A “far out” plan to combat global warming could be in the works, according to some scientists, and has them a bit frightened.
You might have heard of “geoengineering.” It’s the highly controversial theory that humans could slow, stop, or even reverse global warming by “hacking” the planet with major technological advances that would alter the chemical composition of the atmosphere.
There are two well-known categories of geoengineering, and each may have obstacles and benefits. The first category involves pulling carbon dioxide out of the atmosphere and burying it underground, which artificially reverses the man-made greenhouse gas pollution that causes global warming. The second kind involves “seeding” the atmosphere with particles that would increase its reflectivity, which what climate scientists call “albedo,” and send more sunlight back into space. However, short and long-term effects of both are not well understood and leave many earth scientists wary.
Atmospheric chemist Lynn Russell, of the University of California, San Diego, was quick to say that this may not be the answer the world has been searching for.
“We definitely don’t think that we’re ready to say this is something worth doing. As a community we’ve been afraid to do the research because we thought it would take attention away from mitigating greenhouse gases. There is an obligation to think about whether, even if climate engineering isn’t a great idea, it might not be as bad as nothing.”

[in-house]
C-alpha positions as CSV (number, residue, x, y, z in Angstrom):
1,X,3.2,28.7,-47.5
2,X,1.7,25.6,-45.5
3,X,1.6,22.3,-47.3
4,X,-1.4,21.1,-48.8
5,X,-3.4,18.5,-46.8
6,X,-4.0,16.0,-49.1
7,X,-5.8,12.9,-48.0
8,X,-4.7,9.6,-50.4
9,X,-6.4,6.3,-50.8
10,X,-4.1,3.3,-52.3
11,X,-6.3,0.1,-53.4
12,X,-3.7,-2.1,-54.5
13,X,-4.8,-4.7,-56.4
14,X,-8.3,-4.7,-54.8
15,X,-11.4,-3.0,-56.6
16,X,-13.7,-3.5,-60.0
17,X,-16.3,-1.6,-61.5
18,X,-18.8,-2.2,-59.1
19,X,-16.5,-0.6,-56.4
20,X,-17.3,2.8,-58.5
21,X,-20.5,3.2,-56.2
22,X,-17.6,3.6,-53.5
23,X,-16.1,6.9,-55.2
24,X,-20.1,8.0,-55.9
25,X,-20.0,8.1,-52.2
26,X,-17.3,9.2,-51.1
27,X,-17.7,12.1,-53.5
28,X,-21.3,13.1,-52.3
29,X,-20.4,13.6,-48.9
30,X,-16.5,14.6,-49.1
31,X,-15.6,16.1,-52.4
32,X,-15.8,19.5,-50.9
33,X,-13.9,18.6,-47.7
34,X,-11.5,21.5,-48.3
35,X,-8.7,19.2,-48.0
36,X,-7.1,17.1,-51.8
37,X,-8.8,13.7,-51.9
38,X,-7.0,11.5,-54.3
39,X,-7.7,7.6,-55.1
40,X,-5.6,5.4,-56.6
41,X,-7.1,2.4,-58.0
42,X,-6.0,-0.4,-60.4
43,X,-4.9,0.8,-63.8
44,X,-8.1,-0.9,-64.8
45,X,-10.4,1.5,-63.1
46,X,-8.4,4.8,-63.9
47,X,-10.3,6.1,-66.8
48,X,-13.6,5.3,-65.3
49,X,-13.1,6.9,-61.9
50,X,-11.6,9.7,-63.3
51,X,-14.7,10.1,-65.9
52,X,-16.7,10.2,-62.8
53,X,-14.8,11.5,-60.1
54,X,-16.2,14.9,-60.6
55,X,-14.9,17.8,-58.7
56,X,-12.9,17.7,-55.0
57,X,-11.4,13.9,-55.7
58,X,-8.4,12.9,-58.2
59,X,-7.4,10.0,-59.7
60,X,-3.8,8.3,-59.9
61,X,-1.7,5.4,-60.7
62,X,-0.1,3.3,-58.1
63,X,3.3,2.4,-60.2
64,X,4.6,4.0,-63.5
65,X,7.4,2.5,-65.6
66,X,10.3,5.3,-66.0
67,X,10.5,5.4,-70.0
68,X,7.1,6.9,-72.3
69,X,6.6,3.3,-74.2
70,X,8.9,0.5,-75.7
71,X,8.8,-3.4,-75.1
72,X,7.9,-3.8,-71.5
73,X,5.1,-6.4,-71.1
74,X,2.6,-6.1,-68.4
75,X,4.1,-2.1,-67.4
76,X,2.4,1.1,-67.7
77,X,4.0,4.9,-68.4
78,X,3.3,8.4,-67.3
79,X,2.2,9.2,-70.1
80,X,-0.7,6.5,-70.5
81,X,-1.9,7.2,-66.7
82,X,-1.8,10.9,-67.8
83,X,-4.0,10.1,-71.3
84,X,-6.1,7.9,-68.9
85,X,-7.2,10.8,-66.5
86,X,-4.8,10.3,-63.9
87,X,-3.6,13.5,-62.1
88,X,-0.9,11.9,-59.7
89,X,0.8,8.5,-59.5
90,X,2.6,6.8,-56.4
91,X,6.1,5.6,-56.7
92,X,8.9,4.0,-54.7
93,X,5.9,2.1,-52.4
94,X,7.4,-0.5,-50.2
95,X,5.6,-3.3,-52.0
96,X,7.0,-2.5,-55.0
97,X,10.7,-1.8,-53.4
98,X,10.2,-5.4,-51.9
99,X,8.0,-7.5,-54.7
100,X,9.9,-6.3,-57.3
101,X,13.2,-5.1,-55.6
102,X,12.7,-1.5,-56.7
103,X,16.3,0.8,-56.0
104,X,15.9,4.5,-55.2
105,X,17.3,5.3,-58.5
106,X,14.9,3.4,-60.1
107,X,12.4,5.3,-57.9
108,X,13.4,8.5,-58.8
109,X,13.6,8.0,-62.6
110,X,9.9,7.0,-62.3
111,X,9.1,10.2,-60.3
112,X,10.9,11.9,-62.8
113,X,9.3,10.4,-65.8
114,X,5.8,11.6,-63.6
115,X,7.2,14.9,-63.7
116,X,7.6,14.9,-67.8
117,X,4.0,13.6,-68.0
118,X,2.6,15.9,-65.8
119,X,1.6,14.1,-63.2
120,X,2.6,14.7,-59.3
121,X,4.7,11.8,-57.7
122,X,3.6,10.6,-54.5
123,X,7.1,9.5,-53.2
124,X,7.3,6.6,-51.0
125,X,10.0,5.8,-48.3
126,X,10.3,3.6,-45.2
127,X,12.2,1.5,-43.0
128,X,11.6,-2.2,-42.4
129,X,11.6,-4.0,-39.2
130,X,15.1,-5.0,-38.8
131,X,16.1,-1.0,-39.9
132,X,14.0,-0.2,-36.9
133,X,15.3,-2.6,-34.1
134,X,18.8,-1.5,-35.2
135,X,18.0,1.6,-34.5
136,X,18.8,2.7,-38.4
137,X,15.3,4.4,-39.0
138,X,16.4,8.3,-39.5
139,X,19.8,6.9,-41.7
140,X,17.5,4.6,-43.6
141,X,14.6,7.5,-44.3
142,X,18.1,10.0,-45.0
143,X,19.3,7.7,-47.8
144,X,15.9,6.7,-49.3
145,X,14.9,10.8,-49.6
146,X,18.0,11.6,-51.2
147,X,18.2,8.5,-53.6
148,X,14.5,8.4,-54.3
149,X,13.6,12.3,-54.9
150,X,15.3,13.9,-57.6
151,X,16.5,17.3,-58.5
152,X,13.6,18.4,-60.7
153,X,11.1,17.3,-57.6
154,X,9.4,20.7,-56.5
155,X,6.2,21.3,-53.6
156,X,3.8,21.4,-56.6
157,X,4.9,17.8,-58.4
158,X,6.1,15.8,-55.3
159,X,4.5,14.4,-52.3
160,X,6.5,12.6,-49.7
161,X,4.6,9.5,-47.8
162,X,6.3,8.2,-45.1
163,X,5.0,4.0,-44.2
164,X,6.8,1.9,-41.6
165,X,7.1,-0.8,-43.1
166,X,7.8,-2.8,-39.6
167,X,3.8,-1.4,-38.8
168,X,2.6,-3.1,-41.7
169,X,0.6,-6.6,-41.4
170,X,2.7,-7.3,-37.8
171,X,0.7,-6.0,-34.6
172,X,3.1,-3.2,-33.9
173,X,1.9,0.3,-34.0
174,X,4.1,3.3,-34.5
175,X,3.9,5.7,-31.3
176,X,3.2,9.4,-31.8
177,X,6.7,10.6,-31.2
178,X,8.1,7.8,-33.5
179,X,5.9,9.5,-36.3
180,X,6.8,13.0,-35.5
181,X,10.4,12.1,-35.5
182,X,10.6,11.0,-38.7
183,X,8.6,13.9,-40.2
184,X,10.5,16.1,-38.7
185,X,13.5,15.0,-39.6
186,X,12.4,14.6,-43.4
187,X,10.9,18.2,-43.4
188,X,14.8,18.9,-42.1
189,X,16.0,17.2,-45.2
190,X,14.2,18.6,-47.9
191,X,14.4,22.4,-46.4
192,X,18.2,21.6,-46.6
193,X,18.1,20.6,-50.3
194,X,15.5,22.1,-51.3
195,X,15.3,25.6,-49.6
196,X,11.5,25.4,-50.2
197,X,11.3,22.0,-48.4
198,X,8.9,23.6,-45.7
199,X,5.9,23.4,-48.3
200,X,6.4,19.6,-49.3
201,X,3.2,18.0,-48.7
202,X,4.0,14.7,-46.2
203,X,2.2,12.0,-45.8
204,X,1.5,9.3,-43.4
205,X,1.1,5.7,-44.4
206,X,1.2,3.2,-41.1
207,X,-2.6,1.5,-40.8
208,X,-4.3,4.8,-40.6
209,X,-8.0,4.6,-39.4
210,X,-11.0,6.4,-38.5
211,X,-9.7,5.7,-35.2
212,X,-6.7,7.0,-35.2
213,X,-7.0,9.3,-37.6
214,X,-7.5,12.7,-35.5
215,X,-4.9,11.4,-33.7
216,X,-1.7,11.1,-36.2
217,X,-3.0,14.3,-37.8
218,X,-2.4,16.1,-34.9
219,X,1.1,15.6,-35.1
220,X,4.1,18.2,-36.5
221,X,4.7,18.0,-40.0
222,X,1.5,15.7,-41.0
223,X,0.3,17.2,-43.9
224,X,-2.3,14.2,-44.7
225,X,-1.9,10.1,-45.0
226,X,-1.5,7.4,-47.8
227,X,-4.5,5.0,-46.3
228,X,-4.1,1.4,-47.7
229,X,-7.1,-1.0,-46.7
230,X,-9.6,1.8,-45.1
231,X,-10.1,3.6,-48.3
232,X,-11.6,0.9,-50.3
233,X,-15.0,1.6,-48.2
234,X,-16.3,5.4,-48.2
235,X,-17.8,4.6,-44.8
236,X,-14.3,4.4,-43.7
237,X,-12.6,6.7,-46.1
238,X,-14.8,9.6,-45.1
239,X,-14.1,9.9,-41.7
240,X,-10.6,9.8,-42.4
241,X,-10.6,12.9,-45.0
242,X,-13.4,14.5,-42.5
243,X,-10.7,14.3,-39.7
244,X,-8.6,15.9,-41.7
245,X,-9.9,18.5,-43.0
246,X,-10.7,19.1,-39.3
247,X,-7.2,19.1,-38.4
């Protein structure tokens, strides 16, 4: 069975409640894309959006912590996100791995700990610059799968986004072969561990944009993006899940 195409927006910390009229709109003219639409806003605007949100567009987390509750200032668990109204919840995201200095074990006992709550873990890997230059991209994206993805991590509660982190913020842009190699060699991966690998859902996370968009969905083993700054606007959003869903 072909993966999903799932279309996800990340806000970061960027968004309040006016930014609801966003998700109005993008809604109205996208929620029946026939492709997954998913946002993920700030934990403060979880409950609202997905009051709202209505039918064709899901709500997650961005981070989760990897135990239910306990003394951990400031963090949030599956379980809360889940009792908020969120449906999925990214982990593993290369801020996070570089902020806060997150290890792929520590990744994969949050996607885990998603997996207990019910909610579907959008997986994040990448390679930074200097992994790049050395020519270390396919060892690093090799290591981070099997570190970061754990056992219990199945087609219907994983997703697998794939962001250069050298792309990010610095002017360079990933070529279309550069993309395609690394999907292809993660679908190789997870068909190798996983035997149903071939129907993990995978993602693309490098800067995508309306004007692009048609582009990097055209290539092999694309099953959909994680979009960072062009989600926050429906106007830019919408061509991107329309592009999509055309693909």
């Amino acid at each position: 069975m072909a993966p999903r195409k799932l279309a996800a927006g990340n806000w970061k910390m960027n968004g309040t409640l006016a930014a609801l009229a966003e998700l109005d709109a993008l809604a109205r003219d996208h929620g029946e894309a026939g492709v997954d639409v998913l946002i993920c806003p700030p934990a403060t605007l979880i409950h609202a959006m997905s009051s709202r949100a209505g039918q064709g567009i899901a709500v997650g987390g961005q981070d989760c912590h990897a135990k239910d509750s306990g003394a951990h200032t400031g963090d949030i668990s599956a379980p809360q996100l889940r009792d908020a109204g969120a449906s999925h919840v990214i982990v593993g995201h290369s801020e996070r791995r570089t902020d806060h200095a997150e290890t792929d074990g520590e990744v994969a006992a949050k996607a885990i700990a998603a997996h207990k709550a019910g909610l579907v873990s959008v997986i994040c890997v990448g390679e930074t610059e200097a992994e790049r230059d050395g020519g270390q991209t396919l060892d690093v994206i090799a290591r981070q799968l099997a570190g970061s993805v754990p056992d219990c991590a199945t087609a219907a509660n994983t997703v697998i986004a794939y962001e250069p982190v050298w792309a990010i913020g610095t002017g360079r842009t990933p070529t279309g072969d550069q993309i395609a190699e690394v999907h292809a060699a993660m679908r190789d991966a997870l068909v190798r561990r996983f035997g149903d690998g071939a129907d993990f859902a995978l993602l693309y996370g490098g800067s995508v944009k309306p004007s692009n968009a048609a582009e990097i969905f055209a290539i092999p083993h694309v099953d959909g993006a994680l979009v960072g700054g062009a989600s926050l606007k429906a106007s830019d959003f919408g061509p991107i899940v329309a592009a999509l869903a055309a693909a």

A breakdown of the two basic ways to “genoengineer” the environment seems to be gaining more attention as the earth becomes hotter each year and there has been no progress in stopping the increasing temperature and certainly not in reversing it.
Carbon dioxide removal is expensive to carry out, whereas albedo introduction is relatively inexpensive. While the cost factors will definitely appeal to many, scientists are quick to warn that they aren’t completely sure how albedo could affect the earth and its inhabitants, while they are fairly certain of the effects of taking away carbon dioxide. The other problem with albedo is that it does not encourage people to change their ways as far as the “bio footprint” they leave, and it’s unknown if the injection of albedo would last indefinitely. With the removal of carbon dioxide, there could still be motivation to curtail practices, production, and vehicles that may contribute to global warming.
Russell said the fact alone that there is much controversy among scientists as to the efficacy of these methods means we are fairly far from utilizing them. However, she said, much more research could be done if it suddenly became necessary.
“The stage we’re at now is not even having enough information to make that decision. But if we did put together a serious research program, we would make a lot of advances relatively quickly.”